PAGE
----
It follows from the above that intention overrides the written document; that even though the document is styled as a lease, yet it may be a licence; that even an averment that the document is not a lease, is inadequate. In short, the Supreme Court feels that we should allow the parties to retract from their written commitment by alleging some intentions, which would suit best their conveniences at the time of litigation.
And with such rationale as adopted by the Supreme Court, the reader is preplexed as to what is the fate of Section 92 of the Evidence Act which excludes evidence of any oral agreement or statement for the purpose of contradicting, varying, adding or subtracting from the written terms of the contract. Does not the rationale of the Supreme Court violate the provisions of Section 92 of the Evidence Act? The obvious answer is 'yes'.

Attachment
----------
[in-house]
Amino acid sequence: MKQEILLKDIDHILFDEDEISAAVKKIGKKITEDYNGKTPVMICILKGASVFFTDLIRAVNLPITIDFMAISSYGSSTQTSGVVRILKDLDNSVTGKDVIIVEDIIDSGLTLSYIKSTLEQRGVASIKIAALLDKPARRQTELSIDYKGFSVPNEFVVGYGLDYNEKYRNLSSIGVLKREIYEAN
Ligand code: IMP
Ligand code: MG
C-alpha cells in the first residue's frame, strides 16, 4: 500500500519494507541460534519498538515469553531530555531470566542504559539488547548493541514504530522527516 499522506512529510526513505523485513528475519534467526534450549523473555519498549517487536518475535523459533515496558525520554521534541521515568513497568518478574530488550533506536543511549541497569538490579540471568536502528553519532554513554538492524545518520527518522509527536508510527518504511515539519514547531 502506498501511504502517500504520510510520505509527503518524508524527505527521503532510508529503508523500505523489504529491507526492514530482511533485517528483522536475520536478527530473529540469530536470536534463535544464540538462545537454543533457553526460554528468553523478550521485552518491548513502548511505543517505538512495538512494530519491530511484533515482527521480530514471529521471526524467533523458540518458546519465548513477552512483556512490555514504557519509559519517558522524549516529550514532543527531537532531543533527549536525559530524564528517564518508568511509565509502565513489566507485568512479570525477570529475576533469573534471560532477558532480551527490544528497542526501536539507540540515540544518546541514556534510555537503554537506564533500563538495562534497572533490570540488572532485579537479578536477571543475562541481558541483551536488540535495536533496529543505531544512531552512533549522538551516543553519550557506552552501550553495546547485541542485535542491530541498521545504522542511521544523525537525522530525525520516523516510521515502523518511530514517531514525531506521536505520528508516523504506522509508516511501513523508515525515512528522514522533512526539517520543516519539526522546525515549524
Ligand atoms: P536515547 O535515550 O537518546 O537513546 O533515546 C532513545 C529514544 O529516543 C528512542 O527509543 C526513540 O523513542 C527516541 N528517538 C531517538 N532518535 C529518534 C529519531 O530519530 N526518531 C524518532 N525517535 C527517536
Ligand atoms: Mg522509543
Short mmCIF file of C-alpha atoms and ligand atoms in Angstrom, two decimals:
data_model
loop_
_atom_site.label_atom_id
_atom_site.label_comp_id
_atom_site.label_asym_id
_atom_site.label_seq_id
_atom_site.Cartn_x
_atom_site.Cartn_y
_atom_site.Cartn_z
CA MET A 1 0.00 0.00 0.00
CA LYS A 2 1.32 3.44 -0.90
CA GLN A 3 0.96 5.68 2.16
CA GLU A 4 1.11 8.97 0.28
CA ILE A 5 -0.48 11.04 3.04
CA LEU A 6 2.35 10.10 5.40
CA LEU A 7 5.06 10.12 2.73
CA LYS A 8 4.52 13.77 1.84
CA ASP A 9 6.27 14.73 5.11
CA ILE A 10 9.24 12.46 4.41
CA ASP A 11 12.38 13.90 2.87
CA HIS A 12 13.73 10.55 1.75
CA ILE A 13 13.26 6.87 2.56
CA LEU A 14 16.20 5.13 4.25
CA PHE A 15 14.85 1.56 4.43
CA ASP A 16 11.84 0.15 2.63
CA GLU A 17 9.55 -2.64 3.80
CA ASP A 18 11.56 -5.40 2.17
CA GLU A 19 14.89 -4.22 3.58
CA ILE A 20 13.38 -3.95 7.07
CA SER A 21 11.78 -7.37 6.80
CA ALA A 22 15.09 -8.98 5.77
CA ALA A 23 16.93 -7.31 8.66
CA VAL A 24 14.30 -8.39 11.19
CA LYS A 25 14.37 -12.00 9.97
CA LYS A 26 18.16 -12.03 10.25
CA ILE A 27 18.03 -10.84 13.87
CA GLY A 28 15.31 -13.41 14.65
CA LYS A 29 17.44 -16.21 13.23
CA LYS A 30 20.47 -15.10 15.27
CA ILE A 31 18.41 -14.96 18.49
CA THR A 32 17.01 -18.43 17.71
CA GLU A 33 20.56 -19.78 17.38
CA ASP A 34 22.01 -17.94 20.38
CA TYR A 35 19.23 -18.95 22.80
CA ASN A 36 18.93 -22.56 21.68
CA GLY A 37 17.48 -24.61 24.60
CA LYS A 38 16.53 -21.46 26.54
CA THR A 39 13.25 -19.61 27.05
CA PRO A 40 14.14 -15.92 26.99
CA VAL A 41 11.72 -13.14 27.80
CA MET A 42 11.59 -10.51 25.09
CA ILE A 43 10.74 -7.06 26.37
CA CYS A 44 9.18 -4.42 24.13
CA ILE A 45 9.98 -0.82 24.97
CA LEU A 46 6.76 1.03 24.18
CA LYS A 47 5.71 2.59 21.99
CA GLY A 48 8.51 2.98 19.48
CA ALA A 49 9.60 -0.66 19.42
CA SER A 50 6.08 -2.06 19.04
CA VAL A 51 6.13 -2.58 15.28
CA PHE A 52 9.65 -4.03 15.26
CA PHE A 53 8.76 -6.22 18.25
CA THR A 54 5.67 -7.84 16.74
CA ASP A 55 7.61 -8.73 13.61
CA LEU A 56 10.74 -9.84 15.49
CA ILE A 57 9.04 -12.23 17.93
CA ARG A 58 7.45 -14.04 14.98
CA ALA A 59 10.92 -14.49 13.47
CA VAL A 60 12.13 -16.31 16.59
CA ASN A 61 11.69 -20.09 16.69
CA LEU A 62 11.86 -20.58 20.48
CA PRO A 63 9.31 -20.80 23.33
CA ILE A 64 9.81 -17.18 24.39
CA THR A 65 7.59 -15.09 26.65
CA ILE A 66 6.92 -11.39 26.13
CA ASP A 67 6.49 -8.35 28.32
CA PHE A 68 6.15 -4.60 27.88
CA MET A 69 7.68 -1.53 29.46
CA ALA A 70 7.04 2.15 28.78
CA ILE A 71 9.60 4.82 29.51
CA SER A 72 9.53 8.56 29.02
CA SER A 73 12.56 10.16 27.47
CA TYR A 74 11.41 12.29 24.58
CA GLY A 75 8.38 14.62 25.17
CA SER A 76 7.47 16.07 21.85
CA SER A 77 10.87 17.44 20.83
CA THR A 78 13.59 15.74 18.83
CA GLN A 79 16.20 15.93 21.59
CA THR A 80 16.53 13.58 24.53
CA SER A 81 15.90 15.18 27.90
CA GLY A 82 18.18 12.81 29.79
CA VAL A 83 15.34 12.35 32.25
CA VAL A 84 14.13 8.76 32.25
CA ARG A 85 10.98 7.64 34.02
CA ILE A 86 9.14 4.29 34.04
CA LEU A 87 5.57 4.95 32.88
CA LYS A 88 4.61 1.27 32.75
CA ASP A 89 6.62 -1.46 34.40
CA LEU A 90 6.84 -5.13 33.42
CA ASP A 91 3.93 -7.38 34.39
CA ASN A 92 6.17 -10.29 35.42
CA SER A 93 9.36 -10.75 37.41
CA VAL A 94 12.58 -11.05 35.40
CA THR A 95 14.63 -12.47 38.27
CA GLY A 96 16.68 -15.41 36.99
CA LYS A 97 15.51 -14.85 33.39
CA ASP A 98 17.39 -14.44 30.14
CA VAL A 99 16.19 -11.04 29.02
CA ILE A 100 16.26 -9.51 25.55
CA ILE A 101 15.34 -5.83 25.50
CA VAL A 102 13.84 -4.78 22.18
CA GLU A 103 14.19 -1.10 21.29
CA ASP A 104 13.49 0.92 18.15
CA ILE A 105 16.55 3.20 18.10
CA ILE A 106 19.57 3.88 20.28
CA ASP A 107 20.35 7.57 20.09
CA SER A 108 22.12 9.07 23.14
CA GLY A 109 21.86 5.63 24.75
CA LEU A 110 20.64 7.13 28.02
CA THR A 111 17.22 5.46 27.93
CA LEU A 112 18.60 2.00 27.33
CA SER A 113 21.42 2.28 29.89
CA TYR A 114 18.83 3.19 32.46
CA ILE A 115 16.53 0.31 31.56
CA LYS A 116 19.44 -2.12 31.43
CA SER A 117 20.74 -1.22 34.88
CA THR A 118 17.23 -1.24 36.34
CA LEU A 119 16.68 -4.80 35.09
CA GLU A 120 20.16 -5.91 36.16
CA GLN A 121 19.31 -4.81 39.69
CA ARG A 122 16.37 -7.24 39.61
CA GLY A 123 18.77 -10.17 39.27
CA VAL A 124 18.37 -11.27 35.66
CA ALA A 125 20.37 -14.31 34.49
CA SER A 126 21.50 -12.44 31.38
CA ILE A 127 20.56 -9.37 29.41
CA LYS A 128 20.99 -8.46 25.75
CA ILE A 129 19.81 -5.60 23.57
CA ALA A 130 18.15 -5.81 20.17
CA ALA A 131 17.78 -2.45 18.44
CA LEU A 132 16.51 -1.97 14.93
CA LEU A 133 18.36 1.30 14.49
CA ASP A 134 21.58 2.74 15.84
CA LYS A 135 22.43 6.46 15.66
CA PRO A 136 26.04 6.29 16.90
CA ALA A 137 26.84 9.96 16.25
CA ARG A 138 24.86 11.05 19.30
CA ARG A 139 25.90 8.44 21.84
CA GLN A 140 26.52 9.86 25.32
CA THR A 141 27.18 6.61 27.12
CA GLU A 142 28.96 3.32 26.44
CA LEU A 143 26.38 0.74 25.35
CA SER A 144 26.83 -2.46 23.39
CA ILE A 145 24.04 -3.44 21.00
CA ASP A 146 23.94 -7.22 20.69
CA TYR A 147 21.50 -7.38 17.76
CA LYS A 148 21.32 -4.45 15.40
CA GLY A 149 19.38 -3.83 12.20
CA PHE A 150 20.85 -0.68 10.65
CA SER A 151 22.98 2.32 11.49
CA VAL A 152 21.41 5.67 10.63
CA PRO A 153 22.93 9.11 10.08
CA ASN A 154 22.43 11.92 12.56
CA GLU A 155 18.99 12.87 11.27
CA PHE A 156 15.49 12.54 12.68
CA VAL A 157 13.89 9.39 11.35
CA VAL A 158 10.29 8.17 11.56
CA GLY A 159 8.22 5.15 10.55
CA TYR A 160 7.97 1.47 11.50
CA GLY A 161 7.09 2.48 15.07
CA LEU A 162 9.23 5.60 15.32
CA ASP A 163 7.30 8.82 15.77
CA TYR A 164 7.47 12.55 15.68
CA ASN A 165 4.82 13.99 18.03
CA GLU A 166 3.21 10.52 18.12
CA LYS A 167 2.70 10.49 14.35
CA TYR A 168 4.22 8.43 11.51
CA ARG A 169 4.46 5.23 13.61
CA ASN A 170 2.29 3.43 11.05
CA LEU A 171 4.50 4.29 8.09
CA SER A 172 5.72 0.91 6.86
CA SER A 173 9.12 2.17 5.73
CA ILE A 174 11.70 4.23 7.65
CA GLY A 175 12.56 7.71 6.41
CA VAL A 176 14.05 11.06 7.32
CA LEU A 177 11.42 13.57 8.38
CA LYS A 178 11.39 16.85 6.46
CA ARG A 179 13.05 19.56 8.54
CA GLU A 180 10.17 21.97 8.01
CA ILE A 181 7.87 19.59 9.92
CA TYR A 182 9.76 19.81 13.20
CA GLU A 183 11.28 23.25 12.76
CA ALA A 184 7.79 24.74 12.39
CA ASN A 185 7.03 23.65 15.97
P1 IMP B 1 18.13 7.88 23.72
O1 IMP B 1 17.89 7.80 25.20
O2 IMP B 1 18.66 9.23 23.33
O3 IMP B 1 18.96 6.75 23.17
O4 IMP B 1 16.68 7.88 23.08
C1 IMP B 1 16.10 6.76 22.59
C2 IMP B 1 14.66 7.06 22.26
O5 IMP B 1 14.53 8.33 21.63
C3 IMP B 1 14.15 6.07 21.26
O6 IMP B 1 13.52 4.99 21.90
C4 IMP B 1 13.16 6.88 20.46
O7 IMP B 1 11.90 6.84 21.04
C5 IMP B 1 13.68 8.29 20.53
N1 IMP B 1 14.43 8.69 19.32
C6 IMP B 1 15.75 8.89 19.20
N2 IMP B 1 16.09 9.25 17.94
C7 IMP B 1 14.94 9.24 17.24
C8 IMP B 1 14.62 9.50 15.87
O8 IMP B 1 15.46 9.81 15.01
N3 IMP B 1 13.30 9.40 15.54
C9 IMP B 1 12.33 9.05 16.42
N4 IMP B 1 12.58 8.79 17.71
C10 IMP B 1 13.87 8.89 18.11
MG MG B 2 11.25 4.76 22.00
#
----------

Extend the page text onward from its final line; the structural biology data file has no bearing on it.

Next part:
Section 35 of the Stamp Act, clearly states that instruments not duly stamped are inadmissible in evidence. No doubt, this provision is more in the nature of hindrance to the plaintiff than to the defendant, because it is the plaintiff who will place reliance on it, whereas the defendant will be interested only in destroying it. But it is possible to conceive (as it often happens) that the Plaintiff is interested in trying to class the document as a lease, notwithstanding that it is written as a licence, and institute eviction proceedings in the Rent Tribunal so as to pay a lower Court Fee, as the Rent Tribunals have a fixed Court Fee which is lower than the regular Court Fee prescribed for recovering possession of immovable properties.
Thus, if the above ratio is to be of a universal application, i.e. both to the plaintiff and the defendant, we reach the conclusion that its effect is only to leave the doors wide open for the plaintiff to violate this Section 35 of the Stamp Act.
Similarly, Section 17(1) of the Registration Act makes leases from year to year or from periods exceeding one year, compulsorily registerable; and Section 49(c) of the Registration Act, categorically states that a document not registered as per the requirements of Section 17, shall not be received in evidence.